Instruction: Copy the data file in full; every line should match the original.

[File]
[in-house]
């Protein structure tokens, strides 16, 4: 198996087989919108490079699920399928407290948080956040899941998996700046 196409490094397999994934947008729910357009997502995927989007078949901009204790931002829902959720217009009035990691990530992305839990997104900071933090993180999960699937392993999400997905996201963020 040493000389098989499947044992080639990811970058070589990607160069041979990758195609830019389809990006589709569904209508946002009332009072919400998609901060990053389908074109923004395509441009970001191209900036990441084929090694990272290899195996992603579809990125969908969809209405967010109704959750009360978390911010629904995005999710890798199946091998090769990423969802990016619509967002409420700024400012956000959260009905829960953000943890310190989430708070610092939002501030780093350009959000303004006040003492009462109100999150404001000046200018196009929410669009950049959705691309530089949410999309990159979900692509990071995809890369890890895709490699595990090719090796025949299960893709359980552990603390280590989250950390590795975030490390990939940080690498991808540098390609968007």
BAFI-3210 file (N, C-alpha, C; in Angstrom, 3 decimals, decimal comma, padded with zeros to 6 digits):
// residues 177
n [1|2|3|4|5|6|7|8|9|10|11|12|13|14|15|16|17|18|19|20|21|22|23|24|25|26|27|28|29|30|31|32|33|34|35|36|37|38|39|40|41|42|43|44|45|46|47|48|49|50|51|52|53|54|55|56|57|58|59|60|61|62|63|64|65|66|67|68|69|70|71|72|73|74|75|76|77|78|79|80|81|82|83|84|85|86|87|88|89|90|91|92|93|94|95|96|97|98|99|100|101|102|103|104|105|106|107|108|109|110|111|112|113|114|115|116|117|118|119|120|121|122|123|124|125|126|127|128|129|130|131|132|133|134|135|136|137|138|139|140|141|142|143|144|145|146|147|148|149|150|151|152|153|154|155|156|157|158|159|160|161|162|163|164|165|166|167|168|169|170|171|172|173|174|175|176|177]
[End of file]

[in-house]
């Protein structure tokens, strides 16, 4: 198996087989919108490079699920399928407290948080956040899941998996700046 196409490094397999994934947008729910357009997502995927989007078949901009204790931002829902959720217009009035990691990530992305839990997104900071933090993180999960699937392993999400997905996201963020 040493000389098989499947044992080639990811970058070589990607160069041979990758195609830019389809990006589709569904209508946002009332009072919400998609901060990053389908074109923004395509441009970001191209900036990441084929090694990272290899195996992603579809990125969908969809209405967010109704959750009360978390911010629904995005999710890798199946091998090769990423969802990016619509967002409420700024400012956000959260009905829960953000943890310190989430708070610092939002501030780093350009959000303004006040003492009462109100999150404001000046200018196009929410669009950049959705691309530089949410999309990159979900692509990071995809890369890890895709490699595990090719090796025949299960893709359980552990603390280590989250950390590795975030490390990939940080690498991808540098390609968007």
BAFI-3210 file (N, C-alpha, C; in Angstrom, 3 decimals, decimal comma, padded with zeros to 6 digits):
// residues 177
n [1|2|3|4|5|6|7|8|9|10|11|12|13|14|15|16|17|18|19|20|21|22|23|24|25|26|27|28|29|30|31|32|33|34|35|36|37|38|39|40|41|42|43|44|45|46|47|48|49|50|51|52|53|54|55|56|57|58|59|60|61|62|63|64|65|66|67|68|69|70|71|72|73|74|75|76|77|78|79|80|81|82|83|84|85|86|87|88|89|90|91|92|93|94|95|96|97|98|99|100|101|102|103|104|105|106|107|108|109|110|111|112|113|114|115|116|117|118|119|120|121|122|123|124|125|126|127|128|129|130|131|132|133|134|135|136|137|138|139|140|141|142|143|144|145|146|147|148|149|150|151|152|153|154|155|156|157|158|159|160|161|162|163|164|165|166|167|168|169|170|171|172|173|174|175|176|177]